• ASP.NET uses an object called ViewState to pass data from Controllers to Views, but you have to cast ViewState to the right type in the View [yes, I’m treating ASP.NET as MVC…];
  • Turbinado copied ASP.NET’s ViewState and inherits its issues.

I’d like to figure out a way to maintain type-safety within my web application.  In the case of dynamic languages (e.g. Ruby), I’d like “type-clarity” so that I’m _nearly_ guaranteed of having the right type in the right place. For example [using Ruby syntax]:

The header of a web app might have a account section which behaves differently whether or not a User has been loaded into @user in the Controller.   It’s easy enough to have the section behave differently based on whether @user.nil?, but I can’t guarantee that, if the @user is not nil, @user is of type User.  *I* can certainly check the class of @user, but that leaves me open to errors at runtime when I _do_ change the type of @user and forget to update all of my type checks.

I want to be able to set the @user variable to a User in the Controller and have that type information enforced at compile time in the View.  Given an MVC-ish system, there seems to be two ways to do this:

  • Use different data types for each view and piece of a view.   This would be a nightmare since you’d have to define hundreds of separate types, build them differently and then send the right type to the right view.
  • Only ever create the values in question right near their usage, but this pushes Model fiddling and request params access down into the View, so doesn’t fit the web MVC style…

A Slight Modification to Rails’ MVC-ish-ness

Even if it isn’t the Rails MVC Way, it seems as though a reasonable way to maintain type safety would be to:

  • Don’t use Controller to set up variables for use in Views.
  • Mix more of the Controller functionality into the Models so that Models can manage creation of themselves.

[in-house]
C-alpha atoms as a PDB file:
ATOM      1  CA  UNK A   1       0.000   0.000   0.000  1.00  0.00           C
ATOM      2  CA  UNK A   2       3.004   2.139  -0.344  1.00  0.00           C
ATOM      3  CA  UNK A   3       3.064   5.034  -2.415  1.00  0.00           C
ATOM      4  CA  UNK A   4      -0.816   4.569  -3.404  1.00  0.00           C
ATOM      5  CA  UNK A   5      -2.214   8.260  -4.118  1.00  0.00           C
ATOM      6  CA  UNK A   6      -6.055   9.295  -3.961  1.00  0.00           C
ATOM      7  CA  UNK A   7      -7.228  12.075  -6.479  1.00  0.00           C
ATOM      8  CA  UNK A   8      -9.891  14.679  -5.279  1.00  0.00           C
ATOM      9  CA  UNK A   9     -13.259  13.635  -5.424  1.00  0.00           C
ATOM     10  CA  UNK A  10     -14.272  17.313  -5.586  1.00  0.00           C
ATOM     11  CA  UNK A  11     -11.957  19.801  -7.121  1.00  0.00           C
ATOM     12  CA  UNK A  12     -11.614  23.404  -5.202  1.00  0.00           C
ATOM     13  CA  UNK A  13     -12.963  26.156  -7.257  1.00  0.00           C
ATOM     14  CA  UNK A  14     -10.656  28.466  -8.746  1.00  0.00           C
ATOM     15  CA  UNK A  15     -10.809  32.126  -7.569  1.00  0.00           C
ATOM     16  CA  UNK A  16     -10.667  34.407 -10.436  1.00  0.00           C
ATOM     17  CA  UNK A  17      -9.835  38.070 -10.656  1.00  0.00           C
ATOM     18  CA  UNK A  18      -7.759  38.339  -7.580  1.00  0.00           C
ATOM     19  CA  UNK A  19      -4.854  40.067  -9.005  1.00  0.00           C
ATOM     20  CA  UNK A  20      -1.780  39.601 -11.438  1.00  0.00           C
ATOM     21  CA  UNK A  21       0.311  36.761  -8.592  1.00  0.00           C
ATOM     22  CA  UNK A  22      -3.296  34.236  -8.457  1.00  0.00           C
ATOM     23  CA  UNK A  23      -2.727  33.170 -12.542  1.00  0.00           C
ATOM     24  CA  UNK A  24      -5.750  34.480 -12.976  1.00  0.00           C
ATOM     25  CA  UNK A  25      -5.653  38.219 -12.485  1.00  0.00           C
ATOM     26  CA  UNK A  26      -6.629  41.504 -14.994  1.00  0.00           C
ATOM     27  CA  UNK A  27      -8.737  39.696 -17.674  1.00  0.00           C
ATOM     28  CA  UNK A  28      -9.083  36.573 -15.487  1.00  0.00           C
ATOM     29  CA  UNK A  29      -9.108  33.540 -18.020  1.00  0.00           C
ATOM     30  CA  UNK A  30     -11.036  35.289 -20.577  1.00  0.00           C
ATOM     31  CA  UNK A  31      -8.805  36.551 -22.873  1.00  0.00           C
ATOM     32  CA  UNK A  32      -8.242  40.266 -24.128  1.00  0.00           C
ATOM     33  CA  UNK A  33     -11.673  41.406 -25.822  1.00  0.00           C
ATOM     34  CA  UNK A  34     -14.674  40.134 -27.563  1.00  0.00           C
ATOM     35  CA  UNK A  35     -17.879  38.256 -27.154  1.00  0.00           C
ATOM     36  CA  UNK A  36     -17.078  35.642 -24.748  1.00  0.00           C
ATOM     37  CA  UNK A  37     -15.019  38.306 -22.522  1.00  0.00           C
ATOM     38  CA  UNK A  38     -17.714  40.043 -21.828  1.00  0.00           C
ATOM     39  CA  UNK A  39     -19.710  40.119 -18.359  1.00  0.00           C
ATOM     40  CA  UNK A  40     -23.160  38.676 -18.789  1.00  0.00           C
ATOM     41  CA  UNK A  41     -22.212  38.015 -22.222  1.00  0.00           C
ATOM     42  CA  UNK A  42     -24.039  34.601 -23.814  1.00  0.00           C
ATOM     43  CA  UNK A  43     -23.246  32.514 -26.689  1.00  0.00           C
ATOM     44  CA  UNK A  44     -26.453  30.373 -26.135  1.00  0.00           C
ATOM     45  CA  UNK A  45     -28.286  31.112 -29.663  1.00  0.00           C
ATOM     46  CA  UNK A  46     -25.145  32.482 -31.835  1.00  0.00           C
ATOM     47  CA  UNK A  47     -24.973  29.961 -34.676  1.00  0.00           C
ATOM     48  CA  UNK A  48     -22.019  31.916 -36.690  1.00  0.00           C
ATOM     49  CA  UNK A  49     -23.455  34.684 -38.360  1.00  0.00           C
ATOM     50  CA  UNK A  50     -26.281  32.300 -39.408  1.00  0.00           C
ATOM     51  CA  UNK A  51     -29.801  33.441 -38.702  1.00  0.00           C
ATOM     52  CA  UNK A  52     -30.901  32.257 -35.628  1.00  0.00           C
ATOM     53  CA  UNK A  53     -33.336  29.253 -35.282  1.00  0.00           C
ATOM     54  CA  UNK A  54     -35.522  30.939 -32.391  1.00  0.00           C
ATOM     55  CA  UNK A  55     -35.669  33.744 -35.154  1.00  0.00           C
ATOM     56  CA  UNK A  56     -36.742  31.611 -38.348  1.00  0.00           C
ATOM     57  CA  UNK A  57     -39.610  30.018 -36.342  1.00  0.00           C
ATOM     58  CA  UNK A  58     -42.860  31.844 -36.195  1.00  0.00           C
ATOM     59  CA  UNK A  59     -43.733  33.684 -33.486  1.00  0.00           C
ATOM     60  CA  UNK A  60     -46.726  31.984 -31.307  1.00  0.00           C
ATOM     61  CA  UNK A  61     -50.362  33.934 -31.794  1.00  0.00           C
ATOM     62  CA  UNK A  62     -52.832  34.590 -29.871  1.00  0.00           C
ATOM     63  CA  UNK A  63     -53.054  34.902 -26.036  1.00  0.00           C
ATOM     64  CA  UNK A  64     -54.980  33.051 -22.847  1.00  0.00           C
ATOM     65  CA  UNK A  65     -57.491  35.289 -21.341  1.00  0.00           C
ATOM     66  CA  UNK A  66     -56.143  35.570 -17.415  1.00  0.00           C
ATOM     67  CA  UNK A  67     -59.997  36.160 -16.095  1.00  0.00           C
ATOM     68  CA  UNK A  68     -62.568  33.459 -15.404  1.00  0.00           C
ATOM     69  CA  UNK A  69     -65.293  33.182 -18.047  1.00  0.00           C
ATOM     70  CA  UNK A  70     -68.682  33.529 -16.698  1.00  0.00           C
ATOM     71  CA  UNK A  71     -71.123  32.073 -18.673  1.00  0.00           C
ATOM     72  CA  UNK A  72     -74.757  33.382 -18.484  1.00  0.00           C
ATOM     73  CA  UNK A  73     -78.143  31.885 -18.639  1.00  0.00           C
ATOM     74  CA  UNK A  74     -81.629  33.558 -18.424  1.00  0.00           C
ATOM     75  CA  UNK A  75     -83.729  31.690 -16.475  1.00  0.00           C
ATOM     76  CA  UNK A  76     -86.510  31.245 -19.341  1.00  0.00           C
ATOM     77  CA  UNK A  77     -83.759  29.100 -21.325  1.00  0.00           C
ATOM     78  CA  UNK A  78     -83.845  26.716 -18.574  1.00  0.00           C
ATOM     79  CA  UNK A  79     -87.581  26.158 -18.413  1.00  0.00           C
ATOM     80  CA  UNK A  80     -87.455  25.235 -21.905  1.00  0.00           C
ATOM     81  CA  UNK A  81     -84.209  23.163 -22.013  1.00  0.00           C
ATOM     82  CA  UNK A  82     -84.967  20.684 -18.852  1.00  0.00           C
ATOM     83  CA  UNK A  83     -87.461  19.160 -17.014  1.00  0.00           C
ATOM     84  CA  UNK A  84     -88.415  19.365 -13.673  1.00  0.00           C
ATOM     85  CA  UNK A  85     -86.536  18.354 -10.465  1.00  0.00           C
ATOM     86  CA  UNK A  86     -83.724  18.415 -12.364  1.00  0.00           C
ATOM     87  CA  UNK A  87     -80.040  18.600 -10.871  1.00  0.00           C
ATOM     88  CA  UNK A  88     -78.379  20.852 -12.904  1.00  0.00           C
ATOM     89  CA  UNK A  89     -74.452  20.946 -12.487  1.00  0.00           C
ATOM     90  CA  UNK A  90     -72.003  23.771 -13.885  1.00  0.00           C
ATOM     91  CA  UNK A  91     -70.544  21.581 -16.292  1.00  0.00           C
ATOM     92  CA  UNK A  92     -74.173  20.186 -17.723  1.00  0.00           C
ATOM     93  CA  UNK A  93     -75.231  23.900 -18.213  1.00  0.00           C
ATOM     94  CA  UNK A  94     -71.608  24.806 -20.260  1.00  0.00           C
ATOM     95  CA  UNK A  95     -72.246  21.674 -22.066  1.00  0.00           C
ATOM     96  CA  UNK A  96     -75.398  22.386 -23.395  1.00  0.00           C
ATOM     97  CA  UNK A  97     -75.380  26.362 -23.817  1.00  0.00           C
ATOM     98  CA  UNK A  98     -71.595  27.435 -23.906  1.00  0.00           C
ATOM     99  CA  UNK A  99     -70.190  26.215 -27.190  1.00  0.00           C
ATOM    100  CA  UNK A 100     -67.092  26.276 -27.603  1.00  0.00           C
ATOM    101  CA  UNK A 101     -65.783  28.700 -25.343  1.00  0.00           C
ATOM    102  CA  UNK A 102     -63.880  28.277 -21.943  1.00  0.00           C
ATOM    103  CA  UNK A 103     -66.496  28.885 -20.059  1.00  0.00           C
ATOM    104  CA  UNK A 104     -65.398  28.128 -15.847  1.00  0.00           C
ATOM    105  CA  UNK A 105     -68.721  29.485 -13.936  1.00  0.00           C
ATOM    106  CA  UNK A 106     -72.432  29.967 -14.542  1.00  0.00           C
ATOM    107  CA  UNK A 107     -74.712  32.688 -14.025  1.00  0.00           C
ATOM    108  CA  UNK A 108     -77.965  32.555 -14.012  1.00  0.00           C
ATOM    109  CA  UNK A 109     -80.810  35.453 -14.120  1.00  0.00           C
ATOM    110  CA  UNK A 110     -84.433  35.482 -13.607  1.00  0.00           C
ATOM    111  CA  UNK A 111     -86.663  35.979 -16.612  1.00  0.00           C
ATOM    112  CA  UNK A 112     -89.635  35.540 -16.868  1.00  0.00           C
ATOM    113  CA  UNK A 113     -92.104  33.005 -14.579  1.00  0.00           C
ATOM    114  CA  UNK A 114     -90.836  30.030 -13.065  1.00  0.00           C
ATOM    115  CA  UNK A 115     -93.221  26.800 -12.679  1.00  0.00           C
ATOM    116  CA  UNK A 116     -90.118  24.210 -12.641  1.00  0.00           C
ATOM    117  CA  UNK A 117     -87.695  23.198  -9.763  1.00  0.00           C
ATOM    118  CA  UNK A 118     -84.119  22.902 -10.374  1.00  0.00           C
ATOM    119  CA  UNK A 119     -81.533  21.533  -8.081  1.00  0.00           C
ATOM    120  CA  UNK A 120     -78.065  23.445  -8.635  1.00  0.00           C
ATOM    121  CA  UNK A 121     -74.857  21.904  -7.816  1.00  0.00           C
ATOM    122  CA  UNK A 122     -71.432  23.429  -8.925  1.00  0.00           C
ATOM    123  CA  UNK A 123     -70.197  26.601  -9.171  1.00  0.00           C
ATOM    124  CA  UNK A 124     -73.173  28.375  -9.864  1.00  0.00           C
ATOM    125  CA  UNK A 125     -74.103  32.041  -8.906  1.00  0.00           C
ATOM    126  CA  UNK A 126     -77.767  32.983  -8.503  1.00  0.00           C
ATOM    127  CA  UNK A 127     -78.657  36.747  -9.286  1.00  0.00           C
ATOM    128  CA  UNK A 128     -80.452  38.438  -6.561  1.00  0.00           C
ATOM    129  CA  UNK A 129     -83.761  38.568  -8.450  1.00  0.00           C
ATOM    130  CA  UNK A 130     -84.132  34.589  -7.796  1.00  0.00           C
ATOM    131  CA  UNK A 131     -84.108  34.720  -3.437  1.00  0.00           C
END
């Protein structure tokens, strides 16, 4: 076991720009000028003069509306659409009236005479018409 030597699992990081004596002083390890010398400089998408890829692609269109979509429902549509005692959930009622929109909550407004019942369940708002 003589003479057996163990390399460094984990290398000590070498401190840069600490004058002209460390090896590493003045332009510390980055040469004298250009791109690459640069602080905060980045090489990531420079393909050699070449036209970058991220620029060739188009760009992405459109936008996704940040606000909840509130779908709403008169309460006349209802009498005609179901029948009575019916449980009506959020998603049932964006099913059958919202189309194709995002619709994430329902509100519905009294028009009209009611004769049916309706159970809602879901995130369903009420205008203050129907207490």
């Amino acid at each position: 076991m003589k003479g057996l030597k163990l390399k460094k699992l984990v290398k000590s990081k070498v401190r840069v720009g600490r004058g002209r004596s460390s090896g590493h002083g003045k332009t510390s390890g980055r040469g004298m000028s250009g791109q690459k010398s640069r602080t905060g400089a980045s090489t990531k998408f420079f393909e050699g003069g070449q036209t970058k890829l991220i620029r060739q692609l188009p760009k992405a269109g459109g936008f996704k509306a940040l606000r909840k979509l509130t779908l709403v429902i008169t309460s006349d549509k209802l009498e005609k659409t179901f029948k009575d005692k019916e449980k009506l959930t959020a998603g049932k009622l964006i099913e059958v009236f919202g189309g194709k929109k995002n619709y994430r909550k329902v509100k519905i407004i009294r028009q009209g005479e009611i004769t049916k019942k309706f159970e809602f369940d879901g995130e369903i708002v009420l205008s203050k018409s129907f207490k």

• Have Views use Models directly (and have Models cache/memo-ize themselves as necessary).
  • Use Controllers *only* for validation and routing.
  • Have Views play directly with the Models they require.

Currently, Rails’ MVC works something like the following:

---
some_controller.rb
class SomeController < ApplicationController
  def index
    @user = User.find(params[:user_id])
  end
end
---
some_view.html.erb

    <= HEY! Is @user **really** a User?

  Log in!

---

Instead, how about giving the Model access to the params and letting it use its business rules to set itself up:
---
some_controller.rb
class SomeController < ApplicationController
  def index
  end
end
---
some_view.html.erb

       <= HEY! That's almost guaranteed to work.

  Log in!

---
user_model.rb
Class User < ActiveRecord::Base
  def self.from_request
    find(params[:user_id])  <= the models is accessing the Environment...
  end
end

This is wrong, right?

Per Terrence Parr in Enforcing Strict Model-View Separation in Template Engines [PDF]:

[…] there is widespread agreement that keeping the view as simple and free from entanglements with model and controller as possible is a worthwhile ideal to strive for.

[…] Strictly separating model and view is an extremely desirable goal because it increases flexibility, reduces maintenance costs, and allows coders and designers to work in parallel.

But I think Parr’s point is really that business logic shouldn’t appear in Views not that UserModel access shouldn’t be done in a View.  Or is there some horrible breakdown that would occur if Models had access to request parameters and Controllers didn’t set up Models?

An issue that does arise with this modification is increased testing complexity when the Environment is accessible to Models.  Whereas now Models take a few parameters and then pass or don’t pass the test, allowing Models to access the Environment would mean that tests would have to set up request parameters, cookies, etc.  Simple, little, lovely Unit tests suddenly get larger and potentially uglier…

Type-safety + MVC ~= peanut butter & chocolate